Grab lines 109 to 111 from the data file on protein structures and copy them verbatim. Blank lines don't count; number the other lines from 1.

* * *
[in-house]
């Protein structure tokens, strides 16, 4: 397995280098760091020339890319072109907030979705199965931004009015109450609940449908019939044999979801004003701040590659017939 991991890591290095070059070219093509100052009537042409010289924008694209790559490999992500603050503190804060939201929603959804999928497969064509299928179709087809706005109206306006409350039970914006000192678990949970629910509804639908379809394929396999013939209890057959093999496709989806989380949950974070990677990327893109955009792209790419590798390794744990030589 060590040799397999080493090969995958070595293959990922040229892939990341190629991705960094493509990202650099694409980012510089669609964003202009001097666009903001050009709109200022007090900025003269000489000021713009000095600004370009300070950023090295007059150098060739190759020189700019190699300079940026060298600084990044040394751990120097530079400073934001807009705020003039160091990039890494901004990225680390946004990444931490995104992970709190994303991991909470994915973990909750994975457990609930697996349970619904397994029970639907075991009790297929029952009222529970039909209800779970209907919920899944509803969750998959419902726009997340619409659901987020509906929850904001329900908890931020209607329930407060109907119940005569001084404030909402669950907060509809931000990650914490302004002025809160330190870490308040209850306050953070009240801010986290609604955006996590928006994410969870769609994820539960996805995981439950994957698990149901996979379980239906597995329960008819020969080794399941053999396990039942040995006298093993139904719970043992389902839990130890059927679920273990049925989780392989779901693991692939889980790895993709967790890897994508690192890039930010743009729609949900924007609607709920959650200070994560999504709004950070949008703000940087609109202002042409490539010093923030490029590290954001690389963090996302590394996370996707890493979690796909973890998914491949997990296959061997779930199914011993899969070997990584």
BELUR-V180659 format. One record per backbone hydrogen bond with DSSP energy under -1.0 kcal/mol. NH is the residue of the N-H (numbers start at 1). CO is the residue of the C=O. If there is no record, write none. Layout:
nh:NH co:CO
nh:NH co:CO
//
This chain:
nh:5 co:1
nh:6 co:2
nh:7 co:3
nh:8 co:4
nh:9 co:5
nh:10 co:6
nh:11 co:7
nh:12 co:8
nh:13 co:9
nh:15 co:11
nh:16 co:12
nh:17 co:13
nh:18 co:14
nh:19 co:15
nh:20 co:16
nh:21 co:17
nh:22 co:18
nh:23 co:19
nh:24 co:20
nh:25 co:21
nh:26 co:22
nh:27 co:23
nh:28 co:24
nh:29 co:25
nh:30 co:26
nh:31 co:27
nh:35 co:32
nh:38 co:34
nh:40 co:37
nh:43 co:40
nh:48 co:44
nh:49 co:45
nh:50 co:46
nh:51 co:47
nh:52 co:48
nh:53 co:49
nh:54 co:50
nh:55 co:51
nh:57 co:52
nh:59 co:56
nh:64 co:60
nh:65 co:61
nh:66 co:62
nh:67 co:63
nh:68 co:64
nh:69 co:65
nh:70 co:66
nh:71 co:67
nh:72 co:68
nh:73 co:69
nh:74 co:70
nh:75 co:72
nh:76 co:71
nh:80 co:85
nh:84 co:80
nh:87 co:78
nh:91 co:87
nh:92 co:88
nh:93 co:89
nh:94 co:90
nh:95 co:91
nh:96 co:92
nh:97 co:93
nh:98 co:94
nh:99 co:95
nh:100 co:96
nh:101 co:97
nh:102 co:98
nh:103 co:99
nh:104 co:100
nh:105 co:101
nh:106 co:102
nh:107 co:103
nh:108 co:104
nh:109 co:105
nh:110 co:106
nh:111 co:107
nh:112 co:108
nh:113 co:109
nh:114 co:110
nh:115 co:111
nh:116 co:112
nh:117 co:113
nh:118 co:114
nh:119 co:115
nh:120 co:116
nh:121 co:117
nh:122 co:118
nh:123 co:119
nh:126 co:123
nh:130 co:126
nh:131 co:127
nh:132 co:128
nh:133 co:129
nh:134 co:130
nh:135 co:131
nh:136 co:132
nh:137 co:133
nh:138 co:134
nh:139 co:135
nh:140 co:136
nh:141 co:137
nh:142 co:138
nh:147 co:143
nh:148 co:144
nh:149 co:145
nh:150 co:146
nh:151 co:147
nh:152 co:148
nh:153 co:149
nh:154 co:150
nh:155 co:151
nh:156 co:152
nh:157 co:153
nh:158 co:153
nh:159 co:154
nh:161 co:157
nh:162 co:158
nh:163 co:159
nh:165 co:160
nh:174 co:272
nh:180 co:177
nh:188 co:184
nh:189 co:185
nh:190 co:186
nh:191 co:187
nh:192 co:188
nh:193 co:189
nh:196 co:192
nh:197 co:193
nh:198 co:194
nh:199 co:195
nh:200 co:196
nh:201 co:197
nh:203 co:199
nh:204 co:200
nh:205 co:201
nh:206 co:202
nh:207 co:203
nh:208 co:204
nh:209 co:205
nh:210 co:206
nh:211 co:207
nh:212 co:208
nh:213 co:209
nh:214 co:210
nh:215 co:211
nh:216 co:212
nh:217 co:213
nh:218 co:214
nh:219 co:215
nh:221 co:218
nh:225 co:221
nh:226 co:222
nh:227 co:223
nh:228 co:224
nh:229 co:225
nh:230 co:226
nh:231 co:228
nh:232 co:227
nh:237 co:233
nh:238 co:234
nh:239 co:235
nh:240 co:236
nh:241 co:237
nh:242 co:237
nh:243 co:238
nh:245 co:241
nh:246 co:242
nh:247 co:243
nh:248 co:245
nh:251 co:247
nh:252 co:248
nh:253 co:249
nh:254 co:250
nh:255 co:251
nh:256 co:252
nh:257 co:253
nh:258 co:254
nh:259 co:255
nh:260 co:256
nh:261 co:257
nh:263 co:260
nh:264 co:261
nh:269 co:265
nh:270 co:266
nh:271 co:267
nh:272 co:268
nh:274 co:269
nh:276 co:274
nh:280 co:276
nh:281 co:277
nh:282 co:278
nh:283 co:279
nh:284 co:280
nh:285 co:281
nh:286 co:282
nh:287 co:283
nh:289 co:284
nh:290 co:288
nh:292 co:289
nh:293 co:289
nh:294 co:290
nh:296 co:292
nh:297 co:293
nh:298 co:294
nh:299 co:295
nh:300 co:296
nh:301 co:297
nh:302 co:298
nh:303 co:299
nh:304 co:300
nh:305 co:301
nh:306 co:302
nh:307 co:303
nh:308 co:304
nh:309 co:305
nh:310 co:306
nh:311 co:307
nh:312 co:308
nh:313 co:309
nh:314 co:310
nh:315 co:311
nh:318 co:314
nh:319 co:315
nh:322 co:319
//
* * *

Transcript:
nh:141 co:137
nh:142 co:138
nh:147 co:143